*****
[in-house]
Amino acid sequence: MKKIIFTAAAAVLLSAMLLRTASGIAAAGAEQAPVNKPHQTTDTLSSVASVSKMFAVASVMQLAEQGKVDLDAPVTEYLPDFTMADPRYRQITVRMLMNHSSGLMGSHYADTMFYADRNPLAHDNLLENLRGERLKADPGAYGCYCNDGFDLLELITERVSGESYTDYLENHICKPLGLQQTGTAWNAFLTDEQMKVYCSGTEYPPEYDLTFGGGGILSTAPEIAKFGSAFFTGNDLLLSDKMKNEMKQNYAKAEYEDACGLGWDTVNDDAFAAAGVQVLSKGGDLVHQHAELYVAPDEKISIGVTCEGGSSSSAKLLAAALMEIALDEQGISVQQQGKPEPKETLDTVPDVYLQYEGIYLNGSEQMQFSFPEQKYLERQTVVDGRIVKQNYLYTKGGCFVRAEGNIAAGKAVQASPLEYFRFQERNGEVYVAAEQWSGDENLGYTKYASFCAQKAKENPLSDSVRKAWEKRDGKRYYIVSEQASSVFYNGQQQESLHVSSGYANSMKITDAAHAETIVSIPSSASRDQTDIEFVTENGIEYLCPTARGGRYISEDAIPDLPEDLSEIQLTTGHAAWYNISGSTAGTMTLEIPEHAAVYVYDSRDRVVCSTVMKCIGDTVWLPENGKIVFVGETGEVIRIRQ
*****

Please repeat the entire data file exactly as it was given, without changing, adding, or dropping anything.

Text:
[in-house]
Amino acid sequence: MKKIIFTAAAAVLLSAMLLRTASGIAAAGAEQAPVNKPHQTTDTLSSVASVSKMFAVASVMQLAEQGKVDLDAPVTEYLPDFTMADPRYRQITVRMLMNHSSGLMGSHYADTMFYADRNPLAHDNLLENLRGERLKADPGAYGCYCNDGFDLLELITERVSGESYTDYLENHICKPLGLQQTGTAWNAFLTDEQMKVYCSGTEYPPEYDLTFGGGGILSTAPEIAKFGSAFFTGNDLLLSDKMKNEMKQNYAKAEYEDACGLGWDTVNDDAFAAAGVQVLSKGGDLVHQHAELYVAPDEKISIGVTCEGGSSSSAKLLAAALMEIALDEQGISVQQQGKPEPKETLDTVPDVYLQYEGIYLNGSEQMQFSFPEQKYLERQTVVDGRIVKQNYLYTKGGCFVRAEGNIAAGKAVQASPLEYFRFQERNGEVYVAAEQWSGDENLGYTKYASFCAQKAKENPLSDSVRKAWEKRDGKRYYIVSEQASSVFYNGQQQESLHVSSGYANSMKITDAAHAETIVSIPSSASRDQTDIEFVTENGIEYLCPTARGGRYISEDAIPDLPEDLSEIQLTTGHAAWYNISGSTAGTMTLEIPEHAAVYVYDSRDRVVCSTVMKCIGDTVWLPENGKIVFVGETGEVIRIRQ